You know that a ghost story works if it makes you jump. I can faithfully report that Rebecca Lenkiewicz’s new adaptation of Henry James’ classic story, The Turn of Screw, elicited from this reviewer a couple of good gasps, a genuine shudder and one squeal so pronounced that the Almeida Theatre should really think about planting me in the audience for subsequent performances.
James’ novella about a governess going to care for two children, who it seems are haunted by former staff members, is a subtle work. Any adaptation is going to blunt the original but here the payoff in terms of entertainment provides justification. Lenkiewicz opts to emphasise the psychosexual content, which won’t be to all tastes. But this decision adds to the drama, and the thrills, in a logical enough fashion.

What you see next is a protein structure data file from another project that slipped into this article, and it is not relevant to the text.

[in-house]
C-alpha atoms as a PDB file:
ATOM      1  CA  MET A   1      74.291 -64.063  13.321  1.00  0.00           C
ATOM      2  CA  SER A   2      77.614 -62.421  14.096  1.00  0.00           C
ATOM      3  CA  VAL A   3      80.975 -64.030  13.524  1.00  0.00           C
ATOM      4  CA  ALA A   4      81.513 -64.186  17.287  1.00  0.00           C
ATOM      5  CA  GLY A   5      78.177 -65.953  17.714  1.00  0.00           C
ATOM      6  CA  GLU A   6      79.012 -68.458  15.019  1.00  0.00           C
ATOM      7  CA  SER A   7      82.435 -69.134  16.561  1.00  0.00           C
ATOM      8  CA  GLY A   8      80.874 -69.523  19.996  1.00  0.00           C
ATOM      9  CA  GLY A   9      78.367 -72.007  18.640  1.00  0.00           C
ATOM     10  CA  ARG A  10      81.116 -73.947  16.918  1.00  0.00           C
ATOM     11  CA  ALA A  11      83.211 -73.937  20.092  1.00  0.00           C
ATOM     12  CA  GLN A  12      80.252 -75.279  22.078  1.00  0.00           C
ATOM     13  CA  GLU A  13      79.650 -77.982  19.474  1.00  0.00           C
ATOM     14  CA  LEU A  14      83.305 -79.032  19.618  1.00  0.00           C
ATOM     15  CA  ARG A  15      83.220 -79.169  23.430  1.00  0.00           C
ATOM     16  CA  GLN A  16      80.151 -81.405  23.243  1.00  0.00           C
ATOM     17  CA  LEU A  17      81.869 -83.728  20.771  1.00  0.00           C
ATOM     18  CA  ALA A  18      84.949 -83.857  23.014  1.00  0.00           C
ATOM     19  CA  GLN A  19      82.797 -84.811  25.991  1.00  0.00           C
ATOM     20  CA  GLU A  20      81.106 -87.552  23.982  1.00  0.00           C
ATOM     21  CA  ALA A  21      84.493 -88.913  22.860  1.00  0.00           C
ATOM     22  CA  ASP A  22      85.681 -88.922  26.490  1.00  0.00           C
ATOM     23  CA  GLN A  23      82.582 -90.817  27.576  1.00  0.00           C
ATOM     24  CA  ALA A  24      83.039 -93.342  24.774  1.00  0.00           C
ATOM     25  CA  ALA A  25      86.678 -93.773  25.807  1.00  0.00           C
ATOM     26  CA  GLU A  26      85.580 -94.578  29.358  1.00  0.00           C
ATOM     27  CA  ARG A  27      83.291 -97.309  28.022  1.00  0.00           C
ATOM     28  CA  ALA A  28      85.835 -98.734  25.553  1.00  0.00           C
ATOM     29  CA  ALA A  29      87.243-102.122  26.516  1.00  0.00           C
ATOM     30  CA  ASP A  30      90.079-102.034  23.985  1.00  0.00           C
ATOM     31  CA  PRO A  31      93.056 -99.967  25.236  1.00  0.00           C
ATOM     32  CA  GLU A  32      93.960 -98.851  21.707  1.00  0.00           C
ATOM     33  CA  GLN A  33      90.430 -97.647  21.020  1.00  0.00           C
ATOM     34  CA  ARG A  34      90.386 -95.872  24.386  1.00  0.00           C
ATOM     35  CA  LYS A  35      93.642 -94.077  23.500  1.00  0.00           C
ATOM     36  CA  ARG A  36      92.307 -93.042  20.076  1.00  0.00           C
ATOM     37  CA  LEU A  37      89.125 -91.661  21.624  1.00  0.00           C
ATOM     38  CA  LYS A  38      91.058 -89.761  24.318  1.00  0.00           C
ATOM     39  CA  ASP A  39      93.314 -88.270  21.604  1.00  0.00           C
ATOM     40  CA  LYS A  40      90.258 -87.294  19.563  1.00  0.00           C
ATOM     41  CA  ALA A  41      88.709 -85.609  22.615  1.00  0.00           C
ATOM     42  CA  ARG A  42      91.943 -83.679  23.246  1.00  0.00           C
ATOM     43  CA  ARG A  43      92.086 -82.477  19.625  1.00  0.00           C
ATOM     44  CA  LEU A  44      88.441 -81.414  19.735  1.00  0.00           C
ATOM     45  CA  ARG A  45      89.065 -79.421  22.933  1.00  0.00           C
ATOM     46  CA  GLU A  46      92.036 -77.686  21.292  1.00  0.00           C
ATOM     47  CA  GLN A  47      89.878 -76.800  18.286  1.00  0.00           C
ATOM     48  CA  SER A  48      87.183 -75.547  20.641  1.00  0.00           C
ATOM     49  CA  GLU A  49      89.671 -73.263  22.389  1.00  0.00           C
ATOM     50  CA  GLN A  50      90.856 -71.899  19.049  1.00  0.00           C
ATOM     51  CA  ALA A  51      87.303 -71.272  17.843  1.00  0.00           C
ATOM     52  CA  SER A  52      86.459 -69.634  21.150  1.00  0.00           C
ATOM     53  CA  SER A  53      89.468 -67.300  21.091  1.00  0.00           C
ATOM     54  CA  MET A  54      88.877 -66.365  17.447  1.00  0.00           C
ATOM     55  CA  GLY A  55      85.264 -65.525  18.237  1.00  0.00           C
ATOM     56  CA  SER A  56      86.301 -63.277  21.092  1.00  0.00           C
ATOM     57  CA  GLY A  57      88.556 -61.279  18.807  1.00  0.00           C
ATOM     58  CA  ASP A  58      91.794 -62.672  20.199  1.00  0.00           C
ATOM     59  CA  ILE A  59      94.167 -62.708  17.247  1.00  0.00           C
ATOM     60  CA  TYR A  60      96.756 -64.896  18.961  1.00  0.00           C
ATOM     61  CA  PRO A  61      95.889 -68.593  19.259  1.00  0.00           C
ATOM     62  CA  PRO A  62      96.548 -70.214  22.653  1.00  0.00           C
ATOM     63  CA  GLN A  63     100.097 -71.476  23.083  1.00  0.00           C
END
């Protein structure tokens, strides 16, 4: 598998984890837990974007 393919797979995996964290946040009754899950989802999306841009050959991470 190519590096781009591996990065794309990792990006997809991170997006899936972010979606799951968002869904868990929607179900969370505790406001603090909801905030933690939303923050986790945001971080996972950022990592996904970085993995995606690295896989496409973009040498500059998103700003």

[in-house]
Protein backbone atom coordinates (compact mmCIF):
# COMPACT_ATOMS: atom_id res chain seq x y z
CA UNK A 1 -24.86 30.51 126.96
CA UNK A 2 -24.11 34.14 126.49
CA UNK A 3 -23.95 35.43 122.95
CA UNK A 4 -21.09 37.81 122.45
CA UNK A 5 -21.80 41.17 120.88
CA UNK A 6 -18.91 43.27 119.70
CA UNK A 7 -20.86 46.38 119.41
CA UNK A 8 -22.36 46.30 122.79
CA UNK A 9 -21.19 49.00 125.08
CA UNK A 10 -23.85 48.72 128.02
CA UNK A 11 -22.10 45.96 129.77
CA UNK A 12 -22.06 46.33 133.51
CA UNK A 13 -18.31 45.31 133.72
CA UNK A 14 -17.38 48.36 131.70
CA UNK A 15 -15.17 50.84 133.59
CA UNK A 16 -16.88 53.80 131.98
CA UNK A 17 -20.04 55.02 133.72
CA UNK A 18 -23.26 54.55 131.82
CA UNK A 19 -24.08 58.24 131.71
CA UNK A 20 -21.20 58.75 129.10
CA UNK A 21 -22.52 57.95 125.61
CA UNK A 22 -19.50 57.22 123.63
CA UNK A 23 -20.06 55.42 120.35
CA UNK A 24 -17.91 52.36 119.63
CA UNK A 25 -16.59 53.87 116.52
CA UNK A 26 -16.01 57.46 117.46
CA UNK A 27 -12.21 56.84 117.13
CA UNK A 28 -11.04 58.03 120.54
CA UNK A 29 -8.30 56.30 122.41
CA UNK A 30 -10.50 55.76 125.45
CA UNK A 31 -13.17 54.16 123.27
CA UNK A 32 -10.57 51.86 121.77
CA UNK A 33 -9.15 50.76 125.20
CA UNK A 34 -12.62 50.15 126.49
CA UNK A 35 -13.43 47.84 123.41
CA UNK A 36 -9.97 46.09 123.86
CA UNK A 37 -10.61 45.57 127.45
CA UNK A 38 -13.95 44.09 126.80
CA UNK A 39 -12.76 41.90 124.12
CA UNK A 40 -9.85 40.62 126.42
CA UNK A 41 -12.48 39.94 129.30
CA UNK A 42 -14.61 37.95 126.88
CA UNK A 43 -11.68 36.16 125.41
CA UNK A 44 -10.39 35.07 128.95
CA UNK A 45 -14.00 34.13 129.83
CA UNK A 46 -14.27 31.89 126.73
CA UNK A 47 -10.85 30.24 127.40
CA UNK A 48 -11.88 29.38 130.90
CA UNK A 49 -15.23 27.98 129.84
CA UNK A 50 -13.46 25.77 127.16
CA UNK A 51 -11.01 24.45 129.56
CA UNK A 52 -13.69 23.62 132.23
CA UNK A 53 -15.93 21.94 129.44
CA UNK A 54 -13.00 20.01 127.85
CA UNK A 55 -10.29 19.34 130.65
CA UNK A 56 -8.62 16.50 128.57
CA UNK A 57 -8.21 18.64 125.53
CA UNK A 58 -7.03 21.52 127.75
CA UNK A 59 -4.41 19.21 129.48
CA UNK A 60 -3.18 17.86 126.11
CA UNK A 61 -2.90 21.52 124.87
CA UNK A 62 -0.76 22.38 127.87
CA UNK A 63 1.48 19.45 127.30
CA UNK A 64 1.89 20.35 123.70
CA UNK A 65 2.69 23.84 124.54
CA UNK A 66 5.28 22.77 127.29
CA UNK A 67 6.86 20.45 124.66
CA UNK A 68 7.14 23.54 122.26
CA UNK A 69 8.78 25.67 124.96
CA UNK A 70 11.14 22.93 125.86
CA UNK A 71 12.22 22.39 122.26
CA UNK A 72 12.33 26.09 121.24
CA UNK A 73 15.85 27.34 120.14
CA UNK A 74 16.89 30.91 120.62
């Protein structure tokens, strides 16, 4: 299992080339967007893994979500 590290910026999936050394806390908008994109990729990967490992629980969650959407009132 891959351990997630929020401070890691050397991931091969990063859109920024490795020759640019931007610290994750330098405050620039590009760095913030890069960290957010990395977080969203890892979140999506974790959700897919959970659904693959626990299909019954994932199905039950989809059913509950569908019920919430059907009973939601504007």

The direction from Lindsay Posner is efficient and all the performances competent, with an admirable star turn from Anna Madeley as the governess. But it’s Peter McKintosh’s impressive design, with creepy sounds from John Leonard and moody lighting from Tim Mitchell, which really makes the night. The spooky atmosphere may not be subtle but, then again, nor is screaming during a show – it’s good fun though.
Until 16 March 2013
Photo by Nobby Clark
Written 28 January 2013 for The London Magazine